The Impact Of Transfer Pricing On Multinational Enterprises (MNEs) In The Middle East

In recent years, there has been a significant change in the tax landscape in the Middle East. This article takes an in-depth look at developments specific to transfer pricing...
United Arab Emirates Tax
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In recent years, there has been a significant change in the tax landscape in the Middle East. This article takes an in-depth look at developments specific to transfer pricing in the region and their impact on multinational enterprise (MNE) operations.

History of the Middle East tax landscape

Tax landscape changes in the region have mainly been driven by global initiatives issued by the Organization for Economic Corporation and Development (OECD) such as the Base Erosion and Profit Shifting (BEPS) project and the introduction of a global minimum tax under the Pillar Two project. As part of the BEPS project, the OECD introduced 15 action points to equip governments with domestic and international rules to address tax avoidance and transfer pricing issues.

Prior to the introduction of the Pillar Two project, the Gulf Cooperation Council (GCC) countries, which are primarily exporters of oil, had adopted nil to relatively low corporate tax (CT) rates. Although the Kingdom of Saudi Arabia (KSA) already taxes foreign corporates at 20 percent of their net adjusted profits, other countries such as the United Arab Emirates (UAE) only imposed CT on oil and gas companies at rates of up to 55 percent, and on branches of foreign banks at an emirates level flat tax rate of 20 percent. All other companies operating in different sectors were not subject to tax. Similarly, Bahrain, applies a CT rate on oil and gas companies at a rate of 46 percent whilst all other companies operating in different sectors are not subject to tax.

The initiatives introduced by the OECD and the requirements to meet international standards coupled with the need for a diversification of fiscal revenues have had a huge impact on the tax landscape of countries in the Middle East. Measures have already been taken by some Middle Eastern countries to ensure they meet these goals.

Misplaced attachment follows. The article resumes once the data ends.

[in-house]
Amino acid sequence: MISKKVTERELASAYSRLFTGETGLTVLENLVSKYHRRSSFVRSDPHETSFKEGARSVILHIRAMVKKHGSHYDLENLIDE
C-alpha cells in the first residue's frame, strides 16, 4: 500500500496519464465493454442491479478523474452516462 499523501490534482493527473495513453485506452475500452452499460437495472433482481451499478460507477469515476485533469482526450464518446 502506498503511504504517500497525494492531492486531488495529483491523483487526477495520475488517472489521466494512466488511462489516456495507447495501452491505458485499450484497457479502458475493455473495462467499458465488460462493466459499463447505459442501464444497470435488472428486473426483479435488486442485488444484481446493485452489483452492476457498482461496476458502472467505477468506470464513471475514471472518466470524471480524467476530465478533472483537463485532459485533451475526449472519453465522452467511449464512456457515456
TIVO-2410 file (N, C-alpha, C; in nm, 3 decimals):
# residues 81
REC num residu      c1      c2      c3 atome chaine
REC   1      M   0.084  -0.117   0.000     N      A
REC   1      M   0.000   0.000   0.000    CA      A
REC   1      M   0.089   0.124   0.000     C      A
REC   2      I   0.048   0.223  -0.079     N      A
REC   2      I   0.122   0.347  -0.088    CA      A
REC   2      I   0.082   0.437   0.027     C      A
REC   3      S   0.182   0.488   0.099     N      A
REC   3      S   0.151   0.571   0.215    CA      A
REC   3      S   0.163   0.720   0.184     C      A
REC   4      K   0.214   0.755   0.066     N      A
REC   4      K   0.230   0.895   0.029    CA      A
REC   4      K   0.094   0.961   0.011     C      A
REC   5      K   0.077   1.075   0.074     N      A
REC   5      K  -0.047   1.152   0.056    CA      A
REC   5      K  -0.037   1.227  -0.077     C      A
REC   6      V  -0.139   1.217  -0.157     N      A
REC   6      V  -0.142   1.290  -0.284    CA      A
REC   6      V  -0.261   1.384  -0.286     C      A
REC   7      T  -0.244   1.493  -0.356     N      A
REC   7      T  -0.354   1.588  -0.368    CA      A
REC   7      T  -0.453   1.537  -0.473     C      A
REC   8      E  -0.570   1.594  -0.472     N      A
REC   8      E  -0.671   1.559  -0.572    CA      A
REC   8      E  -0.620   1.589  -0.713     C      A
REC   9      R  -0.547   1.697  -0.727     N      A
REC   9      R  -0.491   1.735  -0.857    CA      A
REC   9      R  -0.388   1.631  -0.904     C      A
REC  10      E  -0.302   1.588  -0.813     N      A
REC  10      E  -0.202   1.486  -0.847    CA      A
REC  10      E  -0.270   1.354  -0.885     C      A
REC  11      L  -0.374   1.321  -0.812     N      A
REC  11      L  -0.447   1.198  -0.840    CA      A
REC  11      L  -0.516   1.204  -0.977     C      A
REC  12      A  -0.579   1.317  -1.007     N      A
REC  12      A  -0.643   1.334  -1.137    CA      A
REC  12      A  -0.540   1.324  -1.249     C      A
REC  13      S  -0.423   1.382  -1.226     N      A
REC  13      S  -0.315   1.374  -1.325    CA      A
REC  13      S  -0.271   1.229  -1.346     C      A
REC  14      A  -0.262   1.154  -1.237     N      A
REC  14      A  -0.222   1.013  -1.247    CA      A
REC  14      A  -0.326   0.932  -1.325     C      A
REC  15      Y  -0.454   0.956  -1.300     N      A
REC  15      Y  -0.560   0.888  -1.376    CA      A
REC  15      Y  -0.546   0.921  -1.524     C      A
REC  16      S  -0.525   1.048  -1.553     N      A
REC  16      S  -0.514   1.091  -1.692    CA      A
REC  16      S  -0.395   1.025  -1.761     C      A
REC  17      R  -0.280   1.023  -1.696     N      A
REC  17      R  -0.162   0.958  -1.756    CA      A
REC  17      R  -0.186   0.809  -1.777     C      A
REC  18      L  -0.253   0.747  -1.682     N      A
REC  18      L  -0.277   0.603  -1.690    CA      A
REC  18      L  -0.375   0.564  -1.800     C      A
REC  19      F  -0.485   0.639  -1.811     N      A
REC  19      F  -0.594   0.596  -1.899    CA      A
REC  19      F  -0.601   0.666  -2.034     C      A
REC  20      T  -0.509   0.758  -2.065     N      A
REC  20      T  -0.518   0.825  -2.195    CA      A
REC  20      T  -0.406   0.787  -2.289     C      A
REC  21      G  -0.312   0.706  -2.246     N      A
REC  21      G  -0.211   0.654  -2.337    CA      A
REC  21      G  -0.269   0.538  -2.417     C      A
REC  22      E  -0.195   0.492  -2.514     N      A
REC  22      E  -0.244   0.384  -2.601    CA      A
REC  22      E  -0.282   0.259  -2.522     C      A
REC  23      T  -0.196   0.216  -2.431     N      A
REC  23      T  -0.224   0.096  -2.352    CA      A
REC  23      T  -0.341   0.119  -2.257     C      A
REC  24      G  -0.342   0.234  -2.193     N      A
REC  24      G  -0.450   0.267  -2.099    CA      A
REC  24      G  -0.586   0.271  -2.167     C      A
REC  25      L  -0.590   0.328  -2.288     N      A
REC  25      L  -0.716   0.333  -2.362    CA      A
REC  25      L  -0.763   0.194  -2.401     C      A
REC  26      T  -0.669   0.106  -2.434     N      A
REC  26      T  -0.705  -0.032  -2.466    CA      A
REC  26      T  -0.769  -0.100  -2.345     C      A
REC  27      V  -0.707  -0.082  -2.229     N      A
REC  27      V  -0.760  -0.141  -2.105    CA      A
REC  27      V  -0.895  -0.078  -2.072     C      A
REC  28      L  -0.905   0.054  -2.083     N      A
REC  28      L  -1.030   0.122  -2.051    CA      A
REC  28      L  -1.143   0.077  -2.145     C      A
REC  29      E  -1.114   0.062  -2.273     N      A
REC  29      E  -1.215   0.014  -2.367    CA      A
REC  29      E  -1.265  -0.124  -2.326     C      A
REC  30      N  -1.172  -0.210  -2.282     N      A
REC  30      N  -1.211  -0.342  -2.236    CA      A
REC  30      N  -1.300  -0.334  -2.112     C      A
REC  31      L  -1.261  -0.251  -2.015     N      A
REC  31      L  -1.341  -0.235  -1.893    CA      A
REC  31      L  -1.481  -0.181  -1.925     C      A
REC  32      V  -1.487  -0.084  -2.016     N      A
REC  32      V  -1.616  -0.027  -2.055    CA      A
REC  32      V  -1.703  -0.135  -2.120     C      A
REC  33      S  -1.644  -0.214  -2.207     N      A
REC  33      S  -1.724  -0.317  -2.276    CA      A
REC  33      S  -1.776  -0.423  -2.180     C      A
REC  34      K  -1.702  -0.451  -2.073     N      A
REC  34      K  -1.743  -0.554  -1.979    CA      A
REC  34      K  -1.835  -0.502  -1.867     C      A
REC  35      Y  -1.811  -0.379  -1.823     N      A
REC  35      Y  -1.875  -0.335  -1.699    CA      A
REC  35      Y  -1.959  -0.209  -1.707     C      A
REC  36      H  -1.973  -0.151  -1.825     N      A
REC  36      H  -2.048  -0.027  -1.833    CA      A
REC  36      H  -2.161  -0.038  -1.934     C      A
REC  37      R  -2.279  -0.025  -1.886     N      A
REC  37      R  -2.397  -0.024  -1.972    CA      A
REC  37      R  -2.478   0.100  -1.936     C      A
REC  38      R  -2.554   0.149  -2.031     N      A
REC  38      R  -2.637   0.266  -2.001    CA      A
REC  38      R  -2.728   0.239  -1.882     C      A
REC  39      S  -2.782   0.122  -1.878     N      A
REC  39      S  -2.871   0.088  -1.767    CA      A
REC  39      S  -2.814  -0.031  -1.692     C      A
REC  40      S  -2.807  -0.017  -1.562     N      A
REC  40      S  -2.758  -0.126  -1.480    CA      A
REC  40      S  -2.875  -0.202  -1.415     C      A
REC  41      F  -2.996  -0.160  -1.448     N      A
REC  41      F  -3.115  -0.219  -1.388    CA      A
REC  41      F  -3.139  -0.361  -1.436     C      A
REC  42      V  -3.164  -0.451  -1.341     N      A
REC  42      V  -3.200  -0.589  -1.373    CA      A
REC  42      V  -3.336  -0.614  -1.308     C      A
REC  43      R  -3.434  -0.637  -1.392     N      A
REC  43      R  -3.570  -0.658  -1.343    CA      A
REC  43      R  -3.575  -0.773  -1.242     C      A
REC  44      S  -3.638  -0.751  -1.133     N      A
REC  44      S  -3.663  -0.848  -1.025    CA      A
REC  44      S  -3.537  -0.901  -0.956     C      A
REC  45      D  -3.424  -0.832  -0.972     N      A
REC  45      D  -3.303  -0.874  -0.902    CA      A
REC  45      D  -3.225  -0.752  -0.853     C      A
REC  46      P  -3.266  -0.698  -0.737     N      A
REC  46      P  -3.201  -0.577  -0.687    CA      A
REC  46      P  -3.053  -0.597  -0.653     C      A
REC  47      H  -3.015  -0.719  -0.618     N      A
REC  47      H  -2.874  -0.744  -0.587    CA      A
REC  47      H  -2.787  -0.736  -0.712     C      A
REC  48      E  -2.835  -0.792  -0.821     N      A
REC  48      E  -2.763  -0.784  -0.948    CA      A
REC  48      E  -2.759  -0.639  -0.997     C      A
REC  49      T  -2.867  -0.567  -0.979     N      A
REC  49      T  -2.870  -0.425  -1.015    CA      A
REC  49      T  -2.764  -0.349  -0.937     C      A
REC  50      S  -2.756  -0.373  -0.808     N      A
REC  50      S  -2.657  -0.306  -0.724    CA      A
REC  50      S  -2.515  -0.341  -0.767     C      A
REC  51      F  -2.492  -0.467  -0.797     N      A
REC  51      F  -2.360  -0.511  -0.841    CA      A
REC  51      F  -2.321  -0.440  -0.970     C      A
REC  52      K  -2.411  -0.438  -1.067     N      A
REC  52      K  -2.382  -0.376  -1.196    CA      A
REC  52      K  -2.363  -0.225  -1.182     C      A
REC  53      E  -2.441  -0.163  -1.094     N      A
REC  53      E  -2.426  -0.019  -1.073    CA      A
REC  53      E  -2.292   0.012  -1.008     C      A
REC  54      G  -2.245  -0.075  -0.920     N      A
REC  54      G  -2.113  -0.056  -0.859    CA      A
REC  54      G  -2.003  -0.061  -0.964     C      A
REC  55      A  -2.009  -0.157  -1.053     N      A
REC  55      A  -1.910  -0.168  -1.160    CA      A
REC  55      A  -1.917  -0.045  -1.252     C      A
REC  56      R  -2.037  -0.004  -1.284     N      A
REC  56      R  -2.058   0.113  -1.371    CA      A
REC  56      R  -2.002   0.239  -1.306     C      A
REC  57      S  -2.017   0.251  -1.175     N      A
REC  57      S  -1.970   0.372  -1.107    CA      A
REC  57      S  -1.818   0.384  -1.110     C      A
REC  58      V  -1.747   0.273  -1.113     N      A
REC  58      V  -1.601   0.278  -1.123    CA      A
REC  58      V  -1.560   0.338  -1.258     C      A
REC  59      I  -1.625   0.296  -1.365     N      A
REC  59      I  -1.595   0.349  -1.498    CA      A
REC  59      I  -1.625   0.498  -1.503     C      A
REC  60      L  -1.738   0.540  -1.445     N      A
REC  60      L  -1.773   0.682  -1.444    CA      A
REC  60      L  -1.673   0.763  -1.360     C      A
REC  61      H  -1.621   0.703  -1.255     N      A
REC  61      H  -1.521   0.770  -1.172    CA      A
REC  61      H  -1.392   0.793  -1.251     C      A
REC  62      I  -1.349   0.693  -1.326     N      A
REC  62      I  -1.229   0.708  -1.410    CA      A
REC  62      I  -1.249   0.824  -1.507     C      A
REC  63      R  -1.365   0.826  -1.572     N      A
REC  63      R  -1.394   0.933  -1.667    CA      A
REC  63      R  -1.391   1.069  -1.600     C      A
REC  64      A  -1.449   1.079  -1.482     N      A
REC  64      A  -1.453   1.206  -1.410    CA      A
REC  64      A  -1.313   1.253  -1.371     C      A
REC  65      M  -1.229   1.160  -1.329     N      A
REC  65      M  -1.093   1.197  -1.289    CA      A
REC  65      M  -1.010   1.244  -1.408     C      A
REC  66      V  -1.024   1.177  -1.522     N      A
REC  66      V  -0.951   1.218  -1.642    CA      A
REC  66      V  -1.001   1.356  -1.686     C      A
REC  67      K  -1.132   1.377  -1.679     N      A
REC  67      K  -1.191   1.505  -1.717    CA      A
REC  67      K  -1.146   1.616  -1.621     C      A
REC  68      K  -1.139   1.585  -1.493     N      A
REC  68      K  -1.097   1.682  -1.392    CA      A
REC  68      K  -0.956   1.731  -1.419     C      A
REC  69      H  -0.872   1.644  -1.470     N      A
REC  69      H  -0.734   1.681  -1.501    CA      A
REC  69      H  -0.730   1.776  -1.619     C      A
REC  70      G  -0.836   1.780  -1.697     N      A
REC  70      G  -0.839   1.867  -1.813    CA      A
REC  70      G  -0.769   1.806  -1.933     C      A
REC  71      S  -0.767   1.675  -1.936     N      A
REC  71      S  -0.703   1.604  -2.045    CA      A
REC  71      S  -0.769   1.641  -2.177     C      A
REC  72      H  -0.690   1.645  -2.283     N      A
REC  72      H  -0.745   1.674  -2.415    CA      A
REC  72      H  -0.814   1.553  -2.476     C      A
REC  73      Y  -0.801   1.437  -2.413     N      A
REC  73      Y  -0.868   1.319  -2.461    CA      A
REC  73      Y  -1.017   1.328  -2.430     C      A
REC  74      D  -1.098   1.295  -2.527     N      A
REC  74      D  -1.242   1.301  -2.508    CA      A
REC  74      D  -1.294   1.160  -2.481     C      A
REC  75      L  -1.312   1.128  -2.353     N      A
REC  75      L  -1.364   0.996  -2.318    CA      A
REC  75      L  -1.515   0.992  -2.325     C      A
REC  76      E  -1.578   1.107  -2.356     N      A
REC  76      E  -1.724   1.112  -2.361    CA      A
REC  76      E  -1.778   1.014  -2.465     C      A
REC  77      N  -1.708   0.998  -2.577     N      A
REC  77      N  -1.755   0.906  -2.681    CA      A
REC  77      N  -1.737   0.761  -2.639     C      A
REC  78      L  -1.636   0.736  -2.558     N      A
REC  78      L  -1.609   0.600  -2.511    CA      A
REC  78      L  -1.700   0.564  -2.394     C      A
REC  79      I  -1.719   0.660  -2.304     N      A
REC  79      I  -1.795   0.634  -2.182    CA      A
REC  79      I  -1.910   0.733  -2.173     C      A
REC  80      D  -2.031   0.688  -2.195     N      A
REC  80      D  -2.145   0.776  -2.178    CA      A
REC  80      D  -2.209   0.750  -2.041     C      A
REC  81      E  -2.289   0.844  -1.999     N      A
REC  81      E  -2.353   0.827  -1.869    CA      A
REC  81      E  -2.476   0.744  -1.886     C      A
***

For instance, on 3 October 2022, the UAE solidified its commitment to global tax transparency and fiscal responsibility with the issuance of Federal Decree-Law No. 47 of 2022 on the Taxation of Corporations and Businesses (UAE CT Law)1. The UAE CT Law was the introduction of UAE TP rules as covered under Articles 34, 35, and 55. This cements its position as a leading global hub for businesses and investment and reaffirms the UAE's commitment in meeting international standards for tax transparency and preventing harmful tax practices. Additionally, Bahrain (as per various sources) are currently proposing to draft a corporate tax law and present it to the legislative authority during 2024.

Transfer pricing developments in the Middle East

The transfer pricing (TP) landscape has also evolved as a result of Middle East countries implementing the BEPS minimum standards, specifically Action 13 related to TP documentation and Country-by-Country Report (CbCR)2. This has resulted in countries such as Bahrain, Egypt, Jordan, KSA, Oman, Qatar, and most recently the UAE, to introduce TP and/or CbCR requirements.

It is important to note that the majority of countries that have adopted TP regulations in the Middle East region have aligned them with the OECD TP guidelines, with relatively minor but specific local requirements. This has allowed ease of interpretation of the rules and provides multinational enterprises (MNEs) with international based rules to interpret and ensure that the arm's length principle is appropriately applied on intercompany transactions / arrangements.

In the last couple of years, there have been many additional developments in the transfer pricing space in the Middle East, including the following:

  • Qatar – The introduction of TP rules, including the requirement to submit a TP master file and local file for financial years starting on or after 1 January 2020.
  • Oman – The introduction of CbCR requirements effective for financial years starting on or after fiscal years 1 January 2020.
  • Jordan – Joining the global forum on tax transparency and the inclusive framework on BEPS. Introduction of transfer pricing rules in the official Gazette on 7 June 2021.
  • United Arab Emirates – Introduction of the CT law and TP rules for all taxpayers effective for financial years starting on or after 1 June 2023.
  • KSA – Amending the 2019 version of the TP guidelines and extending the applicability of the TP Bylaws to Zakat payers effective for financial years starting on or after 1 January 2024.
  • Bahrain – Based on various sources, Bahrain is set to implement CT in the upcoming years and potentially transfer pricing rules.